Design Trends: 3 Ways to Ombre with Tile | Fireclay Tile

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Design Trends: 3 Ways to Ombre with Tile

By Kali

Design Trends: 3 Ways to Ombre with Tile

Emerald__Foggy_Morning__Lochness__boundary waters__Sea_Foam.jpeg

Tile Shown: (from top to bottom) Foggy Morning, Sea Foam, Emerald, Boundary Waters and Loch Ness

Ombre can be defined as the gradual blending of one color hue to another, usually moving tints and shades from light to dark. Martha Stewart describes it as, "the gentle progression of color in ombre as a transition from wakefulness to slumber." How lovely does that sound? You have likely seen this trend before in hair and fashion, so why not apply it to tile? You can use bright colors or soft neutrals, with a couple tones or several; working your way up from the darkest to the lightest shade you have chosen. You can opt to install in a classic offset, herringbone or straight set if you are going for a more defined "striped" look. Also, don't forget about our specialty shapes. Our Hexes, Kite, Ogee Drop, Paseo or Wave (to name a few) would all make for striking installations as well.

This eye-catching concept can be applied to nearly any of your spaces, from your fireplace hearth, to flooring to your kitchen backsplash. You can also use any of our 3 materials, Brick, Glass or Tile to get this look. Below we'll show you 3 ways you can add an ombre tile installation to your home:

1. Soft and Tonal:
By choosing softer tones and colors that flow smoothly from one to the next, you can get a gentle, ombre installation. The tiled accent wall below uses similar gray hues in herringbone pattern for a subtle ombre:


Image: Pinterest

We love the concept below of pairing tile with digitally printed wood tiles, but you could also accomplish this idea by just using two colors of tile that are similar in tone.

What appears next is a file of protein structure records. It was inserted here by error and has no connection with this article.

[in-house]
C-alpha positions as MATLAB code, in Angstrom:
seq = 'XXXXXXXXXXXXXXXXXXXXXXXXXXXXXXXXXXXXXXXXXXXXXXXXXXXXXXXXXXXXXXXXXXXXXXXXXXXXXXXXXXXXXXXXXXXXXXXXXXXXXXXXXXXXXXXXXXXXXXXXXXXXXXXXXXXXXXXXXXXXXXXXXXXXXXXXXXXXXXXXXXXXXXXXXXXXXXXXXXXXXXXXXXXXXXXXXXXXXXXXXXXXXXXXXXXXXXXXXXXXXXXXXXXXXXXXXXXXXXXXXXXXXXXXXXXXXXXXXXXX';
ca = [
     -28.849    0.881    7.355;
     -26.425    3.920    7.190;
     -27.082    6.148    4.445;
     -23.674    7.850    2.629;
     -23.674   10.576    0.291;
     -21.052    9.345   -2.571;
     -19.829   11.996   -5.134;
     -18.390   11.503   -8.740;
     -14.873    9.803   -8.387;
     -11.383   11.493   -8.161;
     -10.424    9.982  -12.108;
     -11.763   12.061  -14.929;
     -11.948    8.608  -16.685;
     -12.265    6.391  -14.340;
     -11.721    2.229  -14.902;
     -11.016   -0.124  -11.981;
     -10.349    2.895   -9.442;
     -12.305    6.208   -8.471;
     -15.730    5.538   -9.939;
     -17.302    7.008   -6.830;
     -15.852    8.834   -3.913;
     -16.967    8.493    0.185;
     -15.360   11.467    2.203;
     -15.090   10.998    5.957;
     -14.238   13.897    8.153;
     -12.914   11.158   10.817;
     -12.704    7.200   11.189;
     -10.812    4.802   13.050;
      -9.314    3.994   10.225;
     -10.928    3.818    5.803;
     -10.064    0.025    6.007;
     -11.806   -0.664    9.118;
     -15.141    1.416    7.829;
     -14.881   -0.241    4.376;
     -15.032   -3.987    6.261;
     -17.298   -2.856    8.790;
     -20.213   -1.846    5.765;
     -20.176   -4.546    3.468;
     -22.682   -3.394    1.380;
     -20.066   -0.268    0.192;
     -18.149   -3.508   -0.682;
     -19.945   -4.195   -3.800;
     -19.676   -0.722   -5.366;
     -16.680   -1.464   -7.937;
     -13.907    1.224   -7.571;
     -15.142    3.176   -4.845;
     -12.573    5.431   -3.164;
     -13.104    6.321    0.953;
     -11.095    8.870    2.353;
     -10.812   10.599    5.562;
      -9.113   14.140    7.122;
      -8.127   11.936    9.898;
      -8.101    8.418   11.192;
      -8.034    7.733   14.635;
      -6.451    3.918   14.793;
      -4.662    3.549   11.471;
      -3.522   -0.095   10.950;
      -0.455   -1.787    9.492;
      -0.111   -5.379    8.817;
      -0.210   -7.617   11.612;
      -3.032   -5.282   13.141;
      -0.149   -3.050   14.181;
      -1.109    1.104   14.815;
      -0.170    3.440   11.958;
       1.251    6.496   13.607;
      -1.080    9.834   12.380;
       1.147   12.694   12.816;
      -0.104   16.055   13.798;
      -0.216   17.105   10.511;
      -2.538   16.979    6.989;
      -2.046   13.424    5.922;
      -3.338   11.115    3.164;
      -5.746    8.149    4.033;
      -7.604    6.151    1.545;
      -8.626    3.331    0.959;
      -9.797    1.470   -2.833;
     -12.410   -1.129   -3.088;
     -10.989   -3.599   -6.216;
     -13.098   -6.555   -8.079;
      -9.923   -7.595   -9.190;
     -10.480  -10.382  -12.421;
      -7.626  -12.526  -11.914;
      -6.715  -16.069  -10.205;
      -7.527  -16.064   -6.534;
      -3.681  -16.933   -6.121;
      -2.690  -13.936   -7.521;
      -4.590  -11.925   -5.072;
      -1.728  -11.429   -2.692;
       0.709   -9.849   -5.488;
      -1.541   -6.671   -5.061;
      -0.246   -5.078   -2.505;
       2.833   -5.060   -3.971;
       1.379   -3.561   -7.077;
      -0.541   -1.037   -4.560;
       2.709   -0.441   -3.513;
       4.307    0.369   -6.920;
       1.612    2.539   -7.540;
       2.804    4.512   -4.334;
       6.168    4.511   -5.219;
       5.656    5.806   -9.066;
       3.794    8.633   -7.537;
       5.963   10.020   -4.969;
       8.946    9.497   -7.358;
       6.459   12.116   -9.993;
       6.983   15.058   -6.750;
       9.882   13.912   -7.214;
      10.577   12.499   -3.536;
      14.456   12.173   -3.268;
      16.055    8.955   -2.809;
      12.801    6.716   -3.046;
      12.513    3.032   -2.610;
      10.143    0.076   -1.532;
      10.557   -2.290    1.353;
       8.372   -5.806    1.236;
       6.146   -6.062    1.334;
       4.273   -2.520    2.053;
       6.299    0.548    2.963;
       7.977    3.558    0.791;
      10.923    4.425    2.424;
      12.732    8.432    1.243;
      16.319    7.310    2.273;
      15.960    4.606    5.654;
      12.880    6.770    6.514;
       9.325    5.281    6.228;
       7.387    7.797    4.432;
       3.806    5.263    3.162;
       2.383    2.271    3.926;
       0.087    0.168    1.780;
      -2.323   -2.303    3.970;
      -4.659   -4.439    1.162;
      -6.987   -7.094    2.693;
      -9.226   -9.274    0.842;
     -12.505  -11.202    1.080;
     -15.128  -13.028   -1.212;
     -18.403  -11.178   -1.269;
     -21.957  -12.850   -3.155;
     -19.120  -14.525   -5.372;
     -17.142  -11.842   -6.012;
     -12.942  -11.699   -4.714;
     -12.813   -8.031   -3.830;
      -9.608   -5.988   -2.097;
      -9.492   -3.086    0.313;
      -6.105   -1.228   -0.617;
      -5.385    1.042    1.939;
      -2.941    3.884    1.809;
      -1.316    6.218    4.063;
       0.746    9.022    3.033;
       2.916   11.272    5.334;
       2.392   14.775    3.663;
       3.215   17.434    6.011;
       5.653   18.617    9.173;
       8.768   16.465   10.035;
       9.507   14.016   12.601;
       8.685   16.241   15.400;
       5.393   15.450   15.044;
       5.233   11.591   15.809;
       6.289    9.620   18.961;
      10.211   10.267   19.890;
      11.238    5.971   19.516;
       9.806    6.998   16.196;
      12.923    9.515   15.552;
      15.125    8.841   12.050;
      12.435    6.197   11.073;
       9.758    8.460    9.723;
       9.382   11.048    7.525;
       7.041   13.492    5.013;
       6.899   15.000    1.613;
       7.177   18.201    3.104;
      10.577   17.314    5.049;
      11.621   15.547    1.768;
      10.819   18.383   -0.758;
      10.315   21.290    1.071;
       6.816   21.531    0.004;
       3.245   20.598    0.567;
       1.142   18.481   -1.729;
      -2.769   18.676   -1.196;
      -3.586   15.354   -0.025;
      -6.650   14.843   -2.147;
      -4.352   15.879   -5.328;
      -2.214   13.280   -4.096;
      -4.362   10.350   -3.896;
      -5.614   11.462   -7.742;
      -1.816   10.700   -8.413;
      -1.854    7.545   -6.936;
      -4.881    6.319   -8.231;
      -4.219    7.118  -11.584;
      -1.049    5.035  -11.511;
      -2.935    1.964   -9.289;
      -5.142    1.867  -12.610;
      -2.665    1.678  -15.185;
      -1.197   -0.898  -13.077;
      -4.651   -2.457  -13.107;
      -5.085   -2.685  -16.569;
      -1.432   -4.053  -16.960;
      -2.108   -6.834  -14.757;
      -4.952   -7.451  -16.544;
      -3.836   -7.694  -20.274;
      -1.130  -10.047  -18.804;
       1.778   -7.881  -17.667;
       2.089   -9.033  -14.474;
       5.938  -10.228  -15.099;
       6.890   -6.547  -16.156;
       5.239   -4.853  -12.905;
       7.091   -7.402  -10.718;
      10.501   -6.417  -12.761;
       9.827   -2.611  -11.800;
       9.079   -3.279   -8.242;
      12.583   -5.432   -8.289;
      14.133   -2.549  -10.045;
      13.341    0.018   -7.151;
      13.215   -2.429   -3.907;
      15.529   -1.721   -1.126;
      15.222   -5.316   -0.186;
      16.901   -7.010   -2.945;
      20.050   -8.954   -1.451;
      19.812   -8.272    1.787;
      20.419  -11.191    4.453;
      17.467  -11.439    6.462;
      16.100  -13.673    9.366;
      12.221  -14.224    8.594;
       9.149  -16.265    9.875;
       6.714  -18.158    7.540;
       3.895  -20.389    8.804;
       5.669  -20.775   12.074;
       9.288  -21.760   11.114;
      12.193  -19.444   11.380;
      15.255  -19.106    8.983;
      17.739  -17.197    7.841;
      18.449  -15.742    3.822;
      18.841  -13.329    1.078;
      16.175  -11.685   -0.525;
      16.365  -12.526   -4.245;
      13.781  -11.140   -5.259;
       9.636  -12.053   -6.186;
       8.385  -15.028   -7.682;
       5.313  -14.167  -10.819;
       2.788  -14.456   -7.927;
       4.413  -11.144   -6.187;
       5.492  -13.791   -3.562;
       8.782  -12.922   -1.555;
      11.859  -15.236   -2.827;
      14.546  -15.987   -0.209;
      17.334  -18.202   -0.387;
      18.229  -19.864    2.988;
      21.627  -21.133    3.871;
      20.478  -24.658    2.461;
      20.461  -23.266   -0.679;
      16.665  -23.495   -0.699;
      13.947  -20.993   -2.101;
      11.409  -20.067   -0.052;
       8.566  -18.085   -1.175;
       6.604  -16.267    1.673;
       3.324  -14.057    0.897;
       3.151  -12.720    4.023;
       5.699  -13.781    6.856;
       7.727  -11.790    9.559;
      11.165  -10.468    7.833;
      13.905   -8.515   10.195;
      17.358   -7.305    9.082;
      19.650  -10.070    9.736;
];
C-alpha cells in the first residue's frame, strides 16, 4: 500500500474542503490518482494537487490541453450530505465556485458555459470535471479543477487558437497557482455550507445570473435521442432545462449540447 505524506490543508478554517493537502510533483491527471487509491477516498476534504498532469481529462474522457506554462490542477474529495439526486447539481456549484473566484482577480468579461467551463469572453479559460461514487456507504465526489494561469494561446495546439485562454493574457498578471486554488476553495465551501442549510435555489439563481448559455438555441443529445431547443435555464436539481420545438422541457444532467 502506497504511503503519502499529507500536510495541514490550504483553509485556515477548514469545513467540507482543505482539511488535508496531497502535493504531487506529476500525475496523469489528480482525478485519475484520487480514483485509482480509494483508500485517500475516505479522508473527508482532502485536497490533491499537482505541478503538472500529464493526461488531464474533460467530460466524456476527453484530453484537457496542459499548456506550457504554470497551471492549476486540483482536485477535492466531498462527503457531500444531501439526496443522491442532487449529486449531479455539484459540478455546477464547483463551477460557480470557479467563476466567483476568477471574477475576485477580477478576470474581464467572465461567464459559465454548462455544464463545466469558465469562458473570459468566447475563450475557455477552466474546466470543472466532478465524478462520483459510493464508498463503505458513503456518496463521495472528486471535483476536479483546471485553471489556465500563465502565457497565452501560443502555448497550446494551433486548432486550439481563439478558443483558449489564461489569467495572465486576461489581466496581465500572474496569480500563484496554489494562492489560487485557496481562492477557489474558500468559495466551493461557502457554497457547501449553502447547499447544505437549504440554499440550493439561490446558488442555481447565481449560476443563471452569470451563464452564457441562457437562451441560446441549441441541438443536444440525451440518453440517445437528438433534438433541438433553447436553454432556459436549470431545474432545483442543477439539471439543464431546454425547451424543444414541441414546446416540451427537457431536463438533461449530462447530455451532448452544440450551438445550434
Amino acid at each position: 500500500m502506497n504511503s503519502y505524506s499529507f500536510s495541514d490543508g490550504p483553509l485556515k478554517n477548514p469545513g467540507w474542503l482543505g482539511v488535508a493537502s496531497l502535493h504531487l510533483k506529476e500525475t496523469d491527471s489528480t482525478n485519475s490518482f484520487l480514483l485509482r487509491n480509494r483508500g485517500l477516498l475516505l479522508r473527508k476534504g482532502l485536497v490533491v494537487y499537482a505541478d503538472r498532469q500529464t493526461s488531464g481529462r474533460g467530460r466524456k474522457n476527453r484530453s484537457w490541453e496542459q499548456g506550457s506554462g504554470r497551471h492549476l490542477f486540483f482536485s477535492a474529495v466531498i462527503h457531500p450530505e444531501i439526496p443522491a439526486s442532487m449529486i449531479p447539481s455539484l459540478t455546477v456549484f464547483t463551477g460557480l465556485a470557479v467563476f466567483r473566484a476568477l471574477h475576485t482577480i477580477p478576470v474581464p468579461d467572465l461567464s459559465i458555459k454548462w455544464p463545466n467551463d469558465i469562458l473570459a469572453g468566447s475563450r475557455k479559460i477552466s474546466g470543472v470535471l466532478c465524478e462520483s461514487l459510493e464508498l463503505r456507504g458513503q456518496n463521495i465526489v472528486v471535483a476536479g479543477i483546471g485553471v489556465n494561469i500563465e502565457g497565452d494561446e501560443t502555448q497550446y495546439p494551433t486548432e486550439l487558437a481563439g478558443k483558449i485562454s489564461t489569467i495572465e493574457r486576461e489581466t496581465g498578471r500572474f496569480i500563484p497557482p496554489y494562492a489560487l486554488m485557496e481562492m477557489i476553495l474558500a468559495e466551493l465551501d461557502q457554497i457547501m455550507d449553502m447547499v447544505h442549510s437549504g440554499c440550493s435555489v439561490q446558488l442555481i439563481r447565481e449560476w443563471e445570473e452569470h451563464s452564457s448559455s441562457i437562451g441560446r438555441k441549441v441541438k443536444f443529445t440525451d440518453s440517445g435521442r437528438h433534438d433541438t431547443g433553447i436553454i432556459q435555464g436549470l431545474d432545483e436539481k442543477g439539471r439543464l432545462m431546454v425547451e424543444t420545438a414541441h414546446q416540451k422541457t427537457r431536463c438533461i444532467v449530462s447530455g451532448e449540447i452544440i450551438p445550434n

Image: Simply Grove

The bathroom installation below illustrates a really nice progression of greens from floor to ceiling:


Image: Refinery29

For a clean, tonal ombre like the one above, you could try:


Tile Shown: Sea Foam, Celadon and Silver Haze

You can also opt for a higher variation color and choose a white tile as its counterpart for a more simplified ombre:


Image: Pinterest

For a kitchen backsplash like the one above, you could try our Ogee Drop in Boundary Waterswith any of our white tile colors mixed in:

Ogee Drop in Boundary Waters

Tile Shown: Ogee Drop in Boundary Waters

2. Go Bold:
There is fun to be had with this trend. You can throw an unexpected color in the mix, go for an array of bold hues and you can also make your ombre less structured, like the example below. We love the unexpected progression from red, to peach to neutral and the way the have woven the lightest tone throughout to soften the brighter colors.


Image: Lonny

Here is a similar set up in a cooler palette on a kitchen floor:


Image: Design 8 Blog

We'd love to see the above in our Brick:


Brick Shown: Abyss, Parakeet, Glacier

The darkly hued shower below showcases how even if you choose bolder colors, you can still have smooth tranisitions between colors. We really like the way they chose to move from color to color in this installation.


Image: Pinterest

For a hexagon ombre like the shower installation above, you could try our 3" Hex or 4" Hex

3. Stripes:
While you would never want your hair to have a stripe-y ombre look, with tile, it's a good thing! This is where you can make the color progressions more pronounced and the fade from dark to light a bit less subtle.

You can see how they have centered this installation with a rich hue and fanned out from light to dark from the middle:


Image: Apartment Therapy

Rather than segmented color blocking, you can choose several colors that slightly contrast, for a more bold, striped ombre.


Tile Shown: (from top to bottom) Foggy Morning, Sea Foam, Emerald, Boundary Waters and Loch Ness

We like the way the ombre fans out from the center in the installation below, creating a mirrored look:


Image: House of Turquoise

Do you like any of the featured colors in this blog? Order samples online! Need some help? Simply call, chat, or fill out our Design Assistance Form and one of our talented Design Consultants will get back to you shortly.